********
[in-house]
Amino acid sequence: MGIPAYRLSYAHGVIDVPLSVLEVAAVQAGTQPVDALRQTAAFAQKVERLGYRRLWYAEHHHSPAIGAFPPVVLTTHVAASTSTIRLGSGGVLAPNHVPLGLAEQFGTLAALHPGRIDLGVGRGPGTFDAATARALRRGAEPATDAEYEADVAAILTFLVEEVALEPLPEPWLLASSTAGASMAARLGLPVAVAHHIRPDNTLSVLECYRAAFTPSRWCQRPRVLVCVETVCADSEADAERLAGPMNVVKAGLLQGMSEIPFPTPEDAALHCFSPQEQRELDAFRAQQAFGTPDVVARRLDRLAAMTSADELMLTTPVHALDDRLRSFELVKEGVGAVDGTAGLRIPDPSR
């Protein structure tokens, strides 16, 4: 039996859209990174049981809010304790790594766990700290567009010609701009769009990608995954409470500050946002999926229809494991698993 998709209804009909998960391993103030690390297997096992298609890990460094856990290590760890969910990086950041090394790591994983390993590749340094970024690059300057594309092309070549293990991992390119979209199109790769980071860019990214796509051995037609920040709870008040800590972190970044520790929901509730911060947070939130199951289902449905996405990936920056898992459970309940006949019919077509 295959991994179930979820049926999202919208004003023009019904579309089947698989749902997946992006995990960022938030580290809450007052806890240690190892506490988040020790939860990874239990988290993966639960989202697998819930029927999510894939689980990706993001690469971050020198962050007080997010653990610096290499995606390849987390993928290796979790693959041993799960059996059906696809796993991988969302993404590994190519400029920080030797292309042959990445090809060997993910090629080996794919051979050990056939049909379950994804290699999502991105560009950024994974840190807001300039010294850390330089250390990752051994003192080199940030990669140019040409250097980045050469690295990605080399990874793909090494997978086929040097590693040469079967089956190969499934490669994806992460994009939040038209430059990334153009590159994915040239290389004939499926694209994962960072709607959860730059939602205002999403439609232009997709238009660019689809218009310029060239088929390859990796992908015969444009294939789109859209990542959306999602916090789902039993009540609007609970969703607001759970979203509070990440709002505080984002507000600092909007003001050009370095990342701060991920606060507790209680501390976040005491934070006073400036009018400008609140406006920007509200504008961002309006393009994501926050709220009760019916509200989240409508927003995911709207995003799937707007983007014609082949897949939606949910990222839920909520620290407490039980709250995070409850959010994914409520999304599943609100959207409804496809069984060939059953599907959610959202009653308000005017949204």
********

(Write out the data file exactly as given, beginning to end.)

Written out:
[in-house]
Amino acid sequence: MGIPAYRLSYAHGVIDVPLSVLEVAAVQAGTQPVDALRQTAAFAQKVERLGYRRLWYAEHHHSPAIGAFPPVVLTTHVAASTSTIRLGSGGVLAPNHVPLGLAEQFGTLAALHPGRIDLGVGRGPGTFDAATARALRRGAEPATDAEYEADVAAILTFLVEEVALEPLPEPWLLASSTAGASMAARLGLPVAVAHHIRPDNTLSVLECYRAAFTPSRWCQRPRVLVCVETVCADSEADAERLAGPMNVVKAGLLQGMSEIPFPTPEDAALHCFSPQEQRELDAFRAQQAFGTPDVVARRLDRLAAMTSADELMLTTPVHALDDRLRSFELVKEGVGAVDGTAGLRIPDPSR
């Protein structure tokens, strides 16, 4: 039996859209990174049981809010304790790594766990700290567009010609701009769009990608995954409470500050946002999926229809494991698993 998709209804009909998960391993103030690390297997096992298609890990460094856990290590760890969910990086950041090394790591994983390993590749340094970024690059300057594309092309070549293990991992390119979209199109790769980071860019990214796509051995037609920040709870008040800590972190970044520790929901509730911060947070939130199951289902449905996405990936920056898992459970309940006949019919077509 295959991994179930979820049926999202919208004003023009019904579309089947698989749902997946992006995990960022938030580290809450007052806890240690190892506490988040020790939860990874239990988290993966639960989202697998819930029927999510894939689980990706993001690469971050020198962050007080997010653990610096290499995606390849987390993928290796979790693959041993799960059996059906696809796993991988969302993404590994190519400029920080030797292309042959990445090809060997993910090629080996794919051979050990056939049909379950994804290699999502991105560009950024994974840190807001300039010294850390330089250390990752051994003192080199940030990669140019040409250097980045050469690295990605080399990874793909090494997978086929040097590693040469079967089956190969499934490669994806992460994009939040038209430059990334153009590159994915040239290389004939499926694209994962960072709607959860730059939602205002999403439609232009997709238009660019689809218009310029060239088929390859990796992908015969444009294939789109859209990542959306999602916090789902039993009540609007609970969703607001759970979203509070990440709002505080984002507000600092909007003001050009370095990342701060991920606060507790209680501390976040005491934070006073400036009018400008609140406006920007509200504008961002309006393009994501926050709220009760019916509200989240409508927003995911709207995003799937707007983007014609082949897949939606949910990222839920909520620290407490039980709250995070409850959010994914409520999304599943609100959207409804496809069984060939059953599907959610959202009653308000005017949204």